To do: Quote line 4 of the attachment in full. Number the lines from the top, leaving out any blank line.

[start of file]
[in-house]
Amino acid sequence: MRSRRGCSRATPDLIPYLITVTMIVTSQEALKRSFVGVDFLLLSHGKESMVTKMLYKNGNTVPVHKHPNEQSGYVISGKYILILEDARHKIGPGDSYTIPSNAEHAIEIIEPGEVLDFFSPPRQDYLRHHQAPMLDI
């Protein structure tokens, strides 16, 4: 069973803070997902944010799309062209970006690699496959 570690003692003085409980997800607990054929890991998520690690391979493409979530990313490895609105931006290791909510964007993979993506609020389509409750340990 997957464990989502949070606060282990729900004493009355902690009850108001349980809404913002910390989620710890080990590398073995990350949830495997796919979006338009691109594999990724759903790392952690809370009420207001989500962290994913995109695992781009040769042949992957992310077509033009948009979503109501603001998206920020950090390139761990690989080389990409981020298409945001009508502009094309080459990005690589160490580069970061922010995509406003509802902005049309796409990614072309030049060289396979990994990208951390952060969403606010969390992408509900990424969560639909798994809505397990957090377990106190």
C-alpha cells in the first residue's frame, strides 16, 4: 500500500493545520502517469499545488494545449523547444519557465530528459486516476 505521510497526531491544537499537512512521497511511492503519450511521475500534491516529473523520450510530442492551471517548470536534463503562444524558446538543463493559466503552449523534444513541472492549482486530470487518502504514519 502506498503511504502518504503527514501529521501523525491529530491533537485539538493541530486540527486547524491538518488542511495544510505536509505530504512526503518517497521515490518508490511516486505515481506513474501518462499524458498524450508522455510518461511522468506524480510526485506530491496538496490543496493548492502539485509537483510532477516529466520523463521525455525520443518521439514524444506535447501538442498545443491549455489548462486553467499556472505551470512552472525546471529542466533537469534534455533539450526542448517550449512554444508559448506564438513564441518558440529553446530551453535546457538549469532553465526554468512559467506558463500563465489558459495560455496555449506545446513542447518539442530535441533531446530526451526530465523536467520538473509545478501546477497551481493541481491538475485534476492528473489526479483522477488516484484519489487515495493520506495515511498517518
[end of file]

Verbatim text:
C-alpha cells in the first residue's frame, strides 16, 4: 500500500493545520502517469499545488494545449523547444519557465530528459486516476 505521510497526531491544537499537512512521497511511492503519450511521475500534491516529473523520450510530442492551471517548470536534463503562444524558446538543463493559466503552449523534444513541472492549482486530470487518502504514519 502506498503511504502518504503527514501529521501523525491529530491533537485539538493541530486540527486547524491538518488542511495544510505536509505530504512526503518517497521515490518508490511516486505515481506513474501518462499524458498524450508522455510518461511522468506524480510526485506530491496538496490543496493548492502539485509537483510532477516529466520523463521525455525520443518521439514524444506535447501538442498545443491549455489548462486553467499556472505551470512552472525546471529542466533537469534534455533539450526542448517550449512554444508559448506564438513564441518558440529553446530551453535546457538549469532553465526554468512559467506558463500563465489558459495560455496555449506545446513542447518539442530535441533531446530526451526530465523536467520538473509545478501546477497551481493541481491538475485534476492528473489526479483522477488516484484519489487515495493520506495515511498517518